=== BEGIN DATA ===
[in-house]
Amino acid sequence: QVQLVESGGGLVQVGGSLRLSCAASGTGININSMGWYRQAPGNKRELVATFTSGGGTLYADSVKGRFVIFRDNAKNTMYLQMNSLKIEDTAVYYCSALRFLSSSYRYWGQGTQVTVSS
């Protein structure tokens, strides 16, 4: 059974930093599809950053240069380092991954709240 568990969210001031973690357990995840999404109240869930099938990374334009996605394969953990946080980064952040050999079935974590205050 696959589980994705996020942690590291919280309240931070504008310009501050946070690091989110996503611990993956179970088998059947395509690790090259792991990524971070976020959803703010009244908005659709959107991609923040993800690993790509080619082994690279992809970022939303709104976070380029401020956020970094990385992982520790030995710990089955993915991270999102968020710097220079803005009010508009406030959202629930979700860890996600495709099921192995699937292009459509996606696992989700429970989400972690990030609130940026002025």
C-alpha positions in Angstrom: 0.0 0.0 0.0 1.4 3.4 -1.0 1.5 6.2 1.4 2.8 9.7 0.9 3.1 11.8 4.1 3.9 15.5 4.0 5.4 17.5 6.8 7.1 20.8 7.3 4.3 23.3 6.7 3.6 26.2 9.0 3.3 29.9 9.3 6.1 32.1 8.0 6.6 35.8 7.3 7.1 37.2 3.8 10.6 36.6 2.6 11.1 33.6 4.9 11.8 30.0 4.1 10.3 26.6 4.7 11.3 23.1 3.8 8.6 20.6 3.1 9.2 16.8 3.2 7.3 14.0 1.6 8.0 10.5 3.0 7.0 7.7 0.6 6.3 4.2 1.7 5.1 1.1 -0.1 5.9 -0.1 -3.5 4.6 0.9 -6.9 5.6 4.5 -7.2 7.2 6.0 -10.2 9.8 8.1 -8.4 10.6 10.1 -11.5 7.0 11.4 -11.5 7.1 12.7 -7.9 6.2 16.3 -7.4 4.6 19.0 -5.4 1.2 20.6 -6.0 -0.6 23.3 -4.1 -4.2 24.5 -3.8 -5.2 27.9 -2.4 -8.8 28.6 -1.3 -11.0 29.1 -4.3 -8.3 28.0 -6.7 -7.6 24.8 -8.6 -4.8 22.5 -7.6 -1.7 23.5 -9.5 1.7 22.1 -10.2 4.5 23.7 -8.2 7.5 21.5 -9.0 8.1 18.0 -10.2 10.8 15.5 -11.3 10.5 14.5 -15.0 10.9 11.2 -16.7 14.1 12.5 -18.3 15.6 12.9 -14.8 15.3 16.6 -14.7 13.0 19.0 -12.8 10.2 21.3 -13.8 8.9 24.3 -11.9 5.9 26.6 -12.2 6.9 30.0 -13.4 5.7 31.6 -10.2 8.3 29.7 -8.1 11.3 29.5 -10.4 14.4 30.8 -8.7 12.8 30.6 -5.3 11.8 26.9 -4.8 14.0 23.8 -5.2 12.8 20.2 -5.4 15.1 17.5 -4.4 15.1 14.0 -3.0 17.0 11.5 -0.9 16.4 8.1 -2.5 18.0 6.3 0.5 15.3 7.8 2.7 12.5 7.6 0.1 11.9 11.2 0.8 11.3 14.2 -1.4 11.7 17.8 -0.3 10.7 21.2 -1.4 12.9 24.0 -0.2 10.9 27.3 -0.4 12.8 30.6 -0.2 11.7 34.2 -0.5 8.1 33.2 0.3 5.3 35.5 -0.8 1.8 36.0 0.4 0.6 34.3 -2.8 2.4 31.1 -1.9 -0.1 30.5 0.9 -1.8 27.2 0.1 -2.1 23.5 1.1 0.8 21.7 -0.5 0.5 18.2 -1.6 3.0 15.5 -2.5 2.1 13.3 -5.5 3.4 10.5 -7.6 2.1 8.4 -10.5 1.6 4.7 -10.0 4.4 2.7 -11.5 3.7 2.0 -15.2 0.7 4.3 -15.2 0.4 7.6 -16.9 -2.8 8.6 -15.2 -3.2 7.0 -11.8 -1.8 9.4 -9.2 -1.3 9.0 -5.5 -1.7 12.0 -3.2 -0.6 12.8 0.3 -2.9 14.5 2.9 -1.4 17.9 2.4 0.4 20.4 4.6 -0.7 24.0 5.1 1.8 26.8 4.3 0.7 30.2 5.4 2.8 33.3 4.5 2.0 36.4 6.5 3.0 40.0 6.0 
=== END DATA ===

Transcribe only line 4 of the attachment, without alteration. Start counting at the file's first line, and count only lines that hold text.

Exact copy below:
C-alpha positions in Angstrom: 0.0 0.0 0.0 1.4 3.4 -1.0 1.5 6.2 1.4 2.8 9.7 0.9 3.1 11.8 4.1 3.9 15.5 4.0 5.4 17.5 6.8 7.1 20.8 7.3 4.3 23.3 6.7 3.6 26.2 9.0 3.3 29.9 9.3 6.1 32.1 8.0 6.6 35.8 7.3 7.1 37.2 3.8 10.6 36.6 2.6 11.1 33.6 4.9 11.8 30.0 4.1 10.3 26.6 4.7 11.3 23.1 3.8 8.6 20.6 3.1 9.2 16.8 3.2 7.3 14.0 1.6 8.0 10.5 3.0 7.0 7.7 0.6 6.3 4.2 1.7 5.1 1.1 -0.1 5.9 -0.1 -3.5 4.6 0.9 -6.9 5.6 4.5 -7.2 7.2 6.0 -10.2 9.8 8.1 -8.4 10.6 10.1 -11.5 7.0 11.4 -11.5 7.1 12.7 -7.9 6.2 16.3 -7.4 4.6 19.0 -5.4 1.2 20.6 -6.0 -0.6 23.3 -4.1 -4.2 24.5 -3.8 -5.2 27.9 -2.4 -8.8 28.6 -1.3 -11.0 29.1 -4.3 -8.3 28.0 -6.7 -7.6 24.8 -8.6 -4.8 22.5 -7.6 -1.7 23.5 -9.5 1.7 22.1 -10.2 4.5 23.7 -8.2 7.5 21.5 -9.0 8.1 18.0 -10.2 10.8 15.5 -11.3 10.5 14.5 -15.0 10.9 11.2 -16.7 14.1 12.5 -18.3 15.6 12.9 -14.8 15.3 16.6 -14.7 13.0 19.0 -12.8 10.2 21.3 -13.8 8.9 24.3 -11.9 5.9 26.6 -12.2 6.9 30.0 -13.4 5.7 31.6 -10.2 8.3 29.7 -8.1 11.3 29.5 -10.4 14.4 30.8 -8.7 12.8 30.6 -5.3 11.8 26.9 -4.8 14.0 23.8 -5.2 12.8 20.2 -5.4 15.1 17.5 -4.4 15.1 14.0 -3.0 17.0 11.5 -0.9 16.4 8.1 -2.5 18.0 6.3 0.5 15.3 7.8 2.7 12.5 7.6 0.1 11.9 11.2 0.8 11.3 14.2 -1.4 11.7 17.8 -0.3 10.7 21.2 -1.4 12.9 24.0 -0.2 10.9 27.3 -0.4 12.8 30.6 -0.2 11.7 34.2 -0.5 8.1 33.2 0.3 5.3 35.5 -0.8 1.8 36.0 0.4 0.6 34.3 -2.8 2.4 31.1 -1.9 -0.1 30.5 0.9 -1.8 27.2 0.1 -2.1 23.5 1.1 0.8 21.7 -0.5 0.5 18.2 -1.6 3.0 15.5 -2.5 2.1 13.3 -5.5 3.4 10.5 -7.6 2.1 8.4 -10.5 1.6 4.7 -10.0 4.4 2.7 -11.5 3.7 2.0 -15.2 0.7 4.3 -15.2 0.4 7.6 -16.9 -2.8 8.6 -15.2 -3.2 7.0 -11.8 -1.8 9.4 -9.2 -1.3 9.0 -5.5 -1.7 12.0 -3.2 -0.6 12.8 0.3 -2.9 14.5 2.9 -1.4 17.9 2.4 0.4 20.4 4.6 -0.7 24.0 5.1 1.8 26.8 4.3 0.7 30.2 5.4 2.8 33.3 4.5 2.0 36.4 6.5 3.0 40.0 6.0 